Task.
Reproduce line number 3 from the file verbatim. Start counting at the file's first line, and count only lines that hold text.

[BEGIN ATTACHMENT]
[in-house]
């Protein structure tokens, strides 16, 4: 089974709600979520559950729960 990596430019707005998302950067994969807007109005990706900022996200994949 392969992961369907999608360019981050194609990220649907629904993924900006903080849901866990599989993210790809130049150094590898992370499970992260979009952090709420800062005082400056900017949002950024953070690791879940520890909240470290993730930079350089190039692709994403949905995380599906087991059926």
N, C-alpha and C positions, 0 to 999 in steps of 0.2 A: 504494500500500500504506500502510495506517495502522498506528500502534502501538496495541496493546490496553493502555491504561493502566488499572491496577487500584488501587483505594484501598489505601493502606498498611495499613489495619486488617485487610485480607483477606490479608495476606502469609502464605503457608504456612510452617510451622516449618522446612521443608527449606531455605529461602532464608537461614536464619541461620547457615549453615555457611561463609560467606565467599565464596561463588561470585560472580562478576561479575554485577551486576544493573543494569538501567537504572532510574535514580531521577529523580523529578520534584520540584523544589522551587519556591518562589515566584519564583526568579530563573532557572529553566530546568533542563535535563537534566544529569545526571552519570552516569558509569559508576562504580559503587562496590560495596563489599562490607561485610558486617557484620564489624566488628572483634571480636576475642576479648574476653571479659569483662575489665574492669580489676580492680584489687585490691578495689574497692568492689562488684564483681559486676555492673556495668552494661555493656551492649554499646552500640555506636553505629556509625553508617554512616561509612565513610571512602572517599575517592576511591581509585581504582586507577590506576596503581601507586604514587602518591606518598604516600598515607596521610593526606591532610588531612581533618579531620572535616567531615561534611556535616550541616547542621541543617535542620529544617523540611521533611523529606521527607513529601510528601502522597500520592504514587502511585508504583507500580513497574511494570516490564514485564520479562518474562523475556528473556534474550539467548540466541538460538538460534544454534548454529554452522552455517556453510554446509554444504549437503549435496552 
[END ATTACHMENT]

N, C-alpha and C positions, 0 to 999 in steps of 0.2 A: 504494500500500500504506500502510495506517495502522498506528500502534502501538496495541496493546490496553493502555491504561493502566488499572491496577487500584488501587483505594484501598489505601493502606498498611495499613489495619486488617485487610485480607483477606490479608495476606502469609502464605503457608504456612510452617510451622516449618522446612521443608527449606531455605529461602532464608537461614536464619541461620547457615549453615555457611561463609560467606565467599565464596561463588561470585560472580562478576561479575554485577551486576544493573543494569538501567537504572532510574535514580531521577529523580523529578520534584520540584523544589522551587519556591518562589515566584519564583526568579530563573532557572529553566530546568533542563535535563537534566544529569545526571552519570552516569558509569559508576562504580559503587562496590560495596563489599562490607561485610558486617557484620564489624566488628572483634571480636576475642576479648574476653571479659569483662575489665574492669580489676580492680584489687585490691578495689574497692568492689562488684564483681559486676555492673556495668552494661555493656551492649554499646552500640555506636553505629556509625553508617554512616561509612565513610571512602572517599575517592576511591581509585581504582586507577590506576596503581601507586604514587602518591606518598604516600598515607596521610593526606591532610588531612581533618579531620572535616567531615561534611556535616550541616547542621541543617535542620529544617523540611521533611523529606521527607513529601510528601502522597500520592504514587502511585508504583507500580513497574511494570516490564514485564520479562518474562523475556528473556534474550539467548540466541538460538538460534544454534548454529554452522552455517556453510554446509554444504549437503549435496552 